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Frost

Norway Country of Origin: Norway

1. Frost
2. Loke
3. Fenris
4. Svarte Vidder
5. Yggdrasil
6. Jotunblod
7. Gylfaginning
8. Wotan
9. Isöders Dronning

Review by Michael on January 13, 2021.

Last weekend I heard a neighbor scraping ice in the morning and then it occurred to me that the season for kale, mulled wine and Enslaved's Frost has arrived. Just look at the cover. It shows a Norwegian fjord framed by mountains and puts you in a wonderful mood for what's to come musically. The cover lacks a little snow however. But Enslaved were already a bit more visionary back then (keyword: climate change) even though the clothes on the band photos don't seem really winterly. I wonder if the Vikings dressed like that in winter (and with Ivar, if he still has a part-time job as an executioner somewhere) because if they did, then they surely froze their asses off. But that also would explain why they traveled all the way to the Mediterranean....

Now to the music. Enslaved easily proved on the split with Emperor already and then on their first longplayer that they have excellent musical and compositional skills. Frost is another quantum leap in the field of black metal. The keyboard intro spreads an icy atmosphere that captivates the listener. I'm not a fan of long intros, but this one fits like a glove. Then, after a short slow intermezzo, the full program starts. Furious, sawing guitar riffs paired with drums that are beaten up as if there was no tomorrow. The growly, croaky voice and the demonic laughter of Grutle give the whole thing an icy topping. Despite everything, the song is surprisingly catchy and the same goes for the other tracks, which mostly prefer high tempo, too. Also, the keyboard is used again and again to set particularly varied accents, thus, the songs are not limited to bludgeoning. Even the acoustic song 'Yggdrasil' is an interesting counterpart to the metal songs, because only clear vocals and a Jew's harp are used. Vocal part on 'Odin' however I find a bit too overdone. But that is complaining on an extremely high level.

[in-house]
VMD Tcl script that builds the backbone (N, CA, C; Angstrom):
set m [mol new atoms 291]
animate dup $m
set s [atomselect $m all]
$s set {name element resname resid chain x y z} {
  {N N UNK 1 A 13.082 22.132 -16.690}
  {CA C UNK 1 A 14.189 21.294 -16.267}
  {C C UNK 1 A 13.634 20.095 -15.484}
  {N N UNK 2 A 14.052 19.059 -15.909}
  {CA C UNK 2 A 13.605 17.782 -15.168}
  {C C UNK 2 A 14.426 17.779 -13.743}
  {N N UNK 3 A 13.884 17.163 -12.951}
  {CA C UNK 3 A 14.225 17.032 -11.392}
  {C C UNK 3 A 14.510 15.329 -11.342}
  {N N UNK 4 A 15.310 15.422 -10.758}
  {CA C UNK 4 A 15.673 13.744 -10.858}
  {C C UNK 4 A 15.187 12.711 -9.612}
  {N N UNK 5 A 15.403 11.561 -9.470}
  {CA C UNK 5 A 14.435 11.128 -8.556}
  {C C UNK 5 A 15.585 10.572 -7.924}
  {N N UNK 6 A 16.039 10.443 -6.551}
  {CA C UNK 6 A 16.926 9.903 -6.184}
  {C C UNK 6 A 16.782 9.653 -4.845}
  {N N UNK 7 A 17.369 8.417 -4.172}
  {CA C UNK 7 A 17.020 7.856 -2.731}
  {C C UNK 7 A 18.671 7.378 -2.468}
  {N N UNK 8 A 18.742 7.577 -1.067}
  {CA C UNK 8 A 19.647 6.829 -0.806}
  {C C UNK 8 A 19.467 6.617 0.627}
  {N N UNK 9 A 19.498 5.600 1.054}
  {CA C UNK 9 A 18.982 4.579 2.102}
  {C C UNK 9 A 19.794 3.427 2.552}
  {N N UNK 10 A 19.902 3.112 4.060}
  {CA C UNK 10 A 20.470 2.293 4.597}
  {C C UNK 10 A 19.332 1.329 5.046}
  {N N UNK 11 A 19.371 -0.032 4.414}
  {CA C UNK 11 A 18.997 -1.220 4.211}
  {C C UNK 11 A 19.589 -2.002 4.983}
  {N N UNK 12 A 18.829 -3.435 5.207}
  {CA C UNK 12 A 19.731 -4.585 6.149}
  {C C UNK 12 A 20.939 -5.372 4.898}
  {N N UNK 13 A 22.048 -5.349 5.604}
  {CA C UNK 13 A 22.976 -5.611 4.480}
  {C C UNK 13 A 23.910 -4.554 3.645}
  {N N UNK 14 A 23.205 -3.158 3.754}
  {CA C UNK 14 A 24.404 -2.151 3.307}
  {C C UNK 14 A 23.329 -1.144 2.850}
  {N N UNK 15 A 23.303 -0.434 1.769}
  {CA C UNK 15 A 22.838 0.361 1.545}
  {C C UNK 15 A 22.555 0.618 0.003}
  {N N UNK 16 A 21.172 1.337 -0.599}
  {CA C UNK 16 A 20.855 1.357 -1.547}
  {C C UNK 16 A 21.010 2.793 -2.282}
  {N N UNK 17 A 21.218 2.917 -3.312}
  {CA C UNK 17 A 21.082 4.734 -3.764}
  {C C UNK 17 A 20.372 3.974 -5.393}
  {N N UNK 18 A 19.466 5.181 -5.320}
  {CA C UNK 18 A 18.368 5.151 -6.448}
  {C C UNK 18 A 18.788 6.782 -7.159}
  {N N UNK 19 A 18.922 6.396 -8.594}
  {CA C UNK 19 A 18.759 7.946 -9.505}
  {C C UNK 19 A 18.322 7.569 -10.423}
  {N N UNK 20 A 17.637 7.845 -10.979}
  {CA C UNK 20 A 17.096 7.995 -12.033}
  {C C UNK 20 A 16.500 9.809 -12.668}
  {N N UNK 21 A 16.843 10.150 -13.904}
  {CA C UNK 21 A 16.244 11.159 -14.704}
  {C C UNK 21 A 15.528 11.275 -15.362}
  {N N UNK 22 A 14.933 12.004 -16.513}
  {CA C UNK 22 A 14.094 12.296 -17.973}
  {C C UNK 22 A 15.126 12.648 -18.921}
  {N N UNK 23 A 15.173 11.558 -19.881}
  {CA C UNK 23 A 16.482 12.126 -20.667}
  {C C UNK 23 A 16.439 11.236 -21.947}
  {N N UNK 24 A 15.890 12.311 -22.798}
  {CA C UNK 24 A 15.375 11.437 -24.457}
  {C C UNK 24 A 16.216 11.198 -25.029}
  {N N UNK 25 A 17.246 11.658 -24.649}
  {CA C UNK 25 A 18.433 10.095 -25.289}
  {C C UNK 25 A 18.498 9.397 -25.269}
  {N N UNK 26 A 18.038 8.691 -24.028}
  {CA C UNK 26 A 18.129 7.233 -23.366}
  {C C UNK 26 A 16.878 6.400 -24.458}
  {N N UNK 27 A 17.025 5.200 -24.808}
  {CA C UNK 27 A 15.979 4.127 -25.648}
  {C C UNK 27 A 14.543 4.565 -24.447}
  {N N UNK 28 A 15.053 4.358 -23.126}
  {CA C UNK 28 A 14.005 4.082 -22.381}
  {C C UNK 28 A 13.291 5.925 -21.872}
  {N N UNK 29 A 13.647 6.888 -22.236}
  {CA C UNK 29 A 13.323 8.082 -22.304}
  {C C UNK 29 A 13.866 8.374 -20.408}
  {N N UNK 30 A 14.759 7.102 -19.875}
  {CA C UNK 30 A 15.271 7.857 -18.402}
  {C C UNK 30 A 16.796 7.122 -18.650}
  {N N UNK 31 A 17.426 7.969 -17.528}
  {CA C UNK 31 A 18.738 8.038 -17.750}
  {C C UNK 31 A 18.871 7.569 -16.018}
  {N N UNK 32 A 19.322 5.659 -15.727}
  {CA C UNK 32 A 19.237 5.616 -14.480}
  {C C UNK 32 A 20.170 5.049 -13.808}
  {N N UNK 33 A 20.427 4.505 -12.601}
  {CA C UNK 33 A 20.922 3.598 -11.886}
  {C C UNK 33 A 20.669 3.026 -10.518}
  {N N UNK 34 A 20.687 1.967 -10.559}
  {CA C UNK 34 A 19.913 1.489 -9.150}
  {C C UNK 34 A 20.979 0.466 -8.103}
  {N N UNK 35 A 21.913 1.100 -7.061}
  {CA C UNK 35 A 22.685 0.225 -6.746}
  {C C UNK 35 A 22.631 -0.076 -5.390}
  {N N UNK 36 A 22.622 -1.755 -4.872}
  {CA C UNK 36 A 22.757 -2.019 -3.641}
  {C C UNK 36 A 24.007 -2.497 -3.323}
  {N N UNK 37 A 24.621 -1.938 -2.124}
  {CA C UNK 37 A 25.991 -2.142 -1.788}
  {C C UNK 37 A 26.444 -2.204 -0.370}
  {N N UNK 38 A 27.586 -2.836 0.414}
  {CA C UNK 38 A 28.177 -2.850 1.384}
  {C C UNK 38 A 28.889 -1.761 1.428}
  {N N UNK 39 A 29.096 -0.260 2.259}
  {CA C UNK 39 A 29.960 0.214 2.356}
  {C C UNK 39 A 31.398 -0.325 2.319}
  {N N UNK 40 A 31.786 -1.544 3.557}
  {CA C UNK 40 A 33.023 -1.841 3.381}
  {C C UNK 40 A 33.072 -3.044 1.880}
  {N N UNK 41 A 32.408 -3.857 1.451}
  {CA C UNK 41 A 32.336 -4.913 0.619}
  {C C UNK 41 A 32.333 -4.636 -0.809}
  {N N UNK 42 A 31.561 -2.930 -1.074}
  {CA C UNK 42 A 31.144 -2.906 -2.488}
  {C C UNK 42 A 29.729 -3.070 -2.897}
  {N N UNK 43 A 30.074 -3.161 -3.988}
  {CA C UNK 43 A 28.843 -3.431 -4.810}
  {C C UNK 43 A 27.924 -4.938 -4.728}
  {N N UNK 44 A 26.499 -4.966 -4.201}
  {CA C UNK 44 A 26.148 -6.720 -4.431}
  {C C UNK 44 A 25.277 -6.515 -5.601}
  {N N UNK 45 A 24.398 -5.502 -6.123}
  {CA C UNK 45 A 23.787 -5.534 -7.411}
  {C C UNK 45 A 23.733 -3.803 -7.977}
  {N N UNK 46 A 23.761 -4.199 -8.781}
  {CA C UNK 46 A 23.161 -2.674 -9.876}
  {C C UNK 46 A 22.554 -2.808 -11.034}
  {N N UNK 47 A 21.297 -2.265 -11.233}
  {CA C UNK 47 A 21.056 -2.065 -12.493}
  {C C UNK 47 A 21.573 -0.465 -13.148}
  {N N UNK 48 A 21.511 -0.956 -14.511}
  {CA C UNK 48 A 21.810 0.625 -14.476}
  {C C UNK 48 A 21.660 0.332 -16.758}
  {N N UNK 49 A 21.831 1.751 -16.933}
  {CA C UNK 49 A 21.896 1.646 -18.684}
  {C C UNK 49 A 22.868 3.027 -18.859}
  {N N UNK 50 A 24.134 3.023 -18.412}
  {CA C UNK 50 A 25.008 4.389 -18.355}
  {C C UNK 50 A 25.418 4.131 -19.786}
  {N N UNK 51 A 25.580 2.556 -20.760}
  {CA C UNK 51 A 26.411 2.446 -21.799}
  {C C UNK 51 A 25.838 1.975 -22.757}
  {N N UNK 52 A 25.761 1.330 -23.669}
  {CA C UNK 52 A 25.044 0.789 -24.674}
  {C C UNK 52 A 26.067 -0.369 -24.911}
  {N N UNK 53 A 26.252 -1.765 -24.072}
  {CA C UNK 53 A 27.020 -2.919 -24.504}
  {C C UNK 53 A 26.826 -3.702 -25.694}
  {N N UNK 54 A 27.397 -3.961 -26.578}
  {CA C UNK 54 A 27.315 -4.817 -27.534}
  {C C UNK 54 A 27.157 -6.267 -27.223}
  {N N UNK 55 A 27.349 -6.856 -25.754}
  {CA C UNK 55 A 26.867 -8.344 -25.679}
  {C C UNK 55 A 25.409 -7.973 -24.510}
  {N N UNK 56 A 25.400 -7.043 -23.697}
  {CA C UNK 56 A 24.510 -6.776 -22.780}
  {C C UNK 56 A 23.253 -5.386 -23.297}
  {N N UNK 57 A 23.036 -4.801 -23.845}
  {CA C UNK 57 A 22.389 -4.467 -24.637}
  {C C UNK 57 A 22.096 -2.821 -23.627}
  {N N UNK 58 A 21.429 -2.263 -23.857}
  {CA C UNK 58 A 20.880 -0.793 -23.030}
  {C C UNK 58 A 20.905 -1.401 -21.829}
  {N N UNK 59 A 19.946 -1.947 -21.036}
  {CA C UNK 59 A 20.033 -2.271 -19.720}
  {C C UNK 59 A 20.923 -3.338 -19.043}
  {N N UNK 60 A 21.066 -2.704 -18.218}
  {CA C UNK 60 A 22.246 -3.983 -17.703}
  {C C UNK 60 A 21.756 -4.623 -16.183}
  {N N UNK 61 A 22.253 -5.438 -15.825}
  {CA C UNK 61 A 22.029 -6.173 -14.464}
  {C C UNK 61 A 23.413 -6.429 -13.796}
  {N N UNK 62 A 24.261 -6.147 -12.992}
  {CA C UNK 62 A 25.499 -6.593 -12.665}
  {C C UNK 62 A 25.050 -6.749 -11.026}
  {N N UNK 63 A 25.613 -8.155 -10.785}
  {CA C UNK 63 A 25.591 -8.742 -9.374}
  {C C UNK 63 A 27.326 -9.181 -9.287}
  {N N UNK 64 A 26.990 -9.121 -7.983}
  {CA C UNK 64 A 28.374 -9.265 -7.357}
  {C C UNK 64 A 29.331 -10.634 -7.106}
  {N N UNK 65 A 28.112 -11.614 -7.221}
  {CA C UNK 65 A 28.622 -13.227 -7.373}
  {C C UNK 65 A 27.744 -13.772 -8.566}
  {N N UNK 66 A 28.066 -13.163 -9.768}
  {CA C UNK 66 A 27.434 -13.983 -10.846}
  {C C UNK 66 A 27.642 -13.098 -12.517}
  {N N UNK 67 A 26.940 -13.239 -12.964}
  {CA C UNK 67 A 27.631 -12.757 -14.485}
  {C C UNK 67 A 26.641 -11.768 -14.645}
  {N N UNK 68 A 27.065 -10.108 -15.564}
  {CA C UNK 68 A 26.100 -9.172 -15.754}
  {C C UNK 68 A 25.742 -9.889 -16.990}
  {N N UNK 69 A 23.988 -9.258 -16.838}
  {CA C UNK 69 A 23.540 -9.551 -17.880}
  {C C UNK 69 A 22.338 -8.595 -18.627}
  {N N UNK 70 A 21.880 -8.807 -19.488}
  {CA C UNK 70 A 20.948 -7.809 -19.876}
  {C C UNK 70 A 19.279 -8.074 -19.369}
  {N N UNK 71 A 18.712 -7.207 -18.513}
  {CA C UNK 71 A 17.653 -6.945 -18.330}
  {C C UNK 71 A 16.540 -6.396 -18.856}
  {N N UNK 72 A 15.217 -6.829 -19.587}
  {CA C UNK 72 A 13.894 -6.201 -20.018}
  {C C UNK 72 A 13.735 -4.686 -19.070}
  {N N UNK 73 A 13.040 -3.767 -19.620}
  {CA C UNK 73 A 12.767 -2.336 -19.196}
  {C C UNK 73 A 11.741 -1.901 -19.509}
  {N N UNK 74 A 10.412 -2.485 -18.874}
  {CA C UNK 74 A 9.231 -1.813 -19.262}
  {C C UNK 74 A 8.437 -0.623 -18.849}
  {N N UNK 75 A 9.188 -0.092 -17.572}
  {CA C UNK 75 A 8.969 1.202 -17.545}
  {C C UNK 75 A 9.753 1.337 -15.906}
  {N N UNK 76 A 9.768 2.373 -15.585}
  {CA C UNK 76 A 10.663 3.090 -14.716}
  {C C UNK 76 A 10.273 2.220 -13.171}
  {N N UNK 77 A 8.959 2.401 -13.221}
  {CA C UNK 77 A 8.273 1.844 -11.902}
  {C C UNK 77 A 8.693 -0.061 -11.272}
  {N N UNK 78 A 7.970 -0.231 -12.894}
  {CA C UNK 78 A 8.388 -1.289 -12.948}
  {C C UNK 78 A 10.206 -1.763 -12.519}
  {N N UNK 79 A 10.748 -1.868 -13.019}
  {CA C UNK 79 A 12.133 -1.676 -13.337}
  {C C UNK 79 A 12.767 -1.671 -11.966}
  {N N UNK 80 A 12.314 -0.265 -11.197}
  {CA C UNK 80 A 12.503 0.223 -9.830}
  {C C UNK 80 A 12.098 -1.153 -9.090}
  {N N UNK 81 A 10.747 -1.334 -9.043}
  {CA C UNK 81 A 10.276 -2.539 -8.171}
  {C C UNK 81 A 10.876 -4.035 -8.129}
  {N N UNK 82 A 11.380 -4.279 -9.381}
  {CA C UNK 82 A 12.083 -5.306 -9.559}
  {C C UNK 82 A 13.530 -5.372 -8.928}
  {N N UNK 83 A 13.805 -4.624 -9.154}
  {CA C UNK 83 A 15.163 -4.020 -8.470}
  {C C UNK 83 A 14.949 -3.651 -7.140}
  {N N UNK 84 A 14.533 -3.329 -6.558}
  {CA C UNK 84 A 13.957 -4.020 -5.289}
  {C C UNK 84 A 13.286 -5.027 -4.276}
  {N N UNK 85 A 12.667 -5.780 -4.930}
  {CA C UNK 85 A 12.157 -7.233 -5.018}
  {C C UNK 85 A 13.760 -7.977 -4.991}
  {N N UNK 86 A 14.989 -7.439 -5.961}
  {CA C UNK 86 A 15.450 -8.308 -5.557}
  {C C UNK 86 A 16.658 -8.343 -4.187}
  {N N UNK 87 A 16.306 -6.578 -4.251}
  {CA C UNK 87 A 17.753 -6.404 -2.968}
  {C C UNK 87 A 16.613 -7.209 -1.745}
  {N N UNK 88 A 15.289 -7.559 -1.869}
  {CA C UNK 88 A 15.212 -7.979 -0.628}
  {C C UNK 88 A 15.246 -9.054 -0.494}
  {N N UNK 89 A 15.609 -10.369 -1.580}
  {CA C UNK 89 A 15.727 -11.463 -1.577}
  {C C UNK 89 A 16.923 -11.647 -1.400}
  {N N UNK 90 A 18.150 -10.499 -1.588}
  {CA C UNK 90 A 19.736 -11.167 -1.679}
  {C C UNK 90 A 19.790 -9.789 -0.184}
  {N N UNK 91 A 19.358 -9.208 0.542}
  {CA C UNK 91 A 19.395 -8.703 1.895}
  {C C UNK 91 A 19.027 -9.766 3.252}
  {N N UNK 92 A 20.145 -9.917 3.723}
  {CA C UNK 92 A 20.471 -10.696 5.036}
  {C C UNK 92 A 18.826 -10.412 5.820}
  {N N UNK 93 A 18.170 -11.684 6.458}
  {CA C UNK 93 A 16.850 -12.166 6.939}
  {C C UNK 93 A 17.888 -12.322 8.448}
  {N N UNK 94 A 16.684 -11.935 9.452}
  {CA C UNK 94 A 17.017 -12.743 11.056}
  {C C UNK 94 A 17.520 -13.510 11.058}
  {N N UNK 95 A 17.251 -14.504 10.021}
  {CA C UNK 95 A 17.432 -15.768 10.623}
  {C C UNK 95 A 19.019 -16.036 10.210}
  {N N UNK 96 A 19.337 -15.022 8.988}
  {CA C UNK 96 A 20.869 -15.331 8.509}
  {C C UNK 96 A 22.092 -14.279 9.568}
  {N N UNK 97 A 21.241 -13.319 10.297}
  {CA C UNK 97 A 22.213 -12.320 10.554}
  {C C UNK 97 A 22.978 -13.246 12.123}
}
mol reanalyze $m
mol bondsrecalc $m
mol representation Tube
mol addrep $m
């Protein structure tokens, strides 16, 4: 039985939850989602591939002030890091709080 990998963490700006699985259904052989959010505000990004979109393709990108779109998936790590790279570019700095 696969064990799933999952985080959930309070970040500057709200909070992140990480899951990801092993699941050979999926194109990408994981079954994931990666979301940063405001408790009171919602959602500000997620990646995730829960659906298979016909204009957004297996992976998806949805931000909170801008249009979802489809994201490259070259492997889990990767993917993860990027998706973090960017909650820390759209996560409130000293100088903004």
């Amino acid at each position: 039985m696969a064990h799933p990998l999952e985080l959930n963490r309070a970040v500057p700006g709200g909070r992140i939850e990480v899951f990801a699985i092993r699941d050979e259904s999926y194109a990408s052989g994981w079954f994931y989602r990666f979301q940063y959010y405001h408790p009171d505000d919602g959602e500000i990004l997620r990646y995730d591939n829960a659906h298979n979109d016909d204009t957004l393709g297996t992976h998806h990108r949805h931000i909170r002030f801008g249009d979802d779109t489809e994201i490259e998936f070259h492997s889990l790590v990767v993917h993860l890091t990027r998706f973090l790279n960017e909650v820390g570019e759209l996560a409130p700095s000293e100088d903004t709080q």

If someone would ask me which songs you absolutely have to listen to, my answer would actually be all of them, but I'll single out a few. 'Fenris' is a song you can immediately bob along to, very accessible and with spoken word passage at the beginning. 'Svarte Vidder' spreads a chilling coldness through its lyrics and the merciless sounding guitars. Moreover, there are the crowd favorites 'Wotan' as well as 'Isöders Dronning' which change from quietly held pieces with beautifully played acoustic guitars to rather atmospheric black metal songs. The contrasting vocals ensure that those songs are few of the many highlights on the album.

In my opinion, Frost spreads such an icy atmosphere that there is no better album to listen to when it's frozen outside. So this is my advice: if you hear someone pushing snow or scraping ice, quickly get out Frost and throw it into the CD player!!!!

Rating: 9.4 out of 10

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Review by Felix on January 13, 2021.

With regard to their susceptibility to progressiveness, Enslaved did never join my imaginary inner circle of top bands. Put clearly, I do not appreciate their entire works very much. Fortunately, Frost is different. Contrary to the first impression, the ice-cold artwork is anything else but primitive. The cover rather expresses the atmosphere of the musical content in a very suitable manner. I am not speaking of the icy guitars that characterized the early works of Immortal or Gorgoroth. The guys of Enslaved generate another form of coldness. Without killing the force of the album with an overdose of pagan elements, the music transmits a natural Scandinavian aura. Enslaved take the listeners on a journey through the dark woods of Norway, they show us the majestic countenance of the rugged and dreary fjords and a shiver runs down the spine while gazing at weather-beaten and deserted expanses. One thing is for sure, this album sounds authentic and I will not tire of repeating that this is an important feature.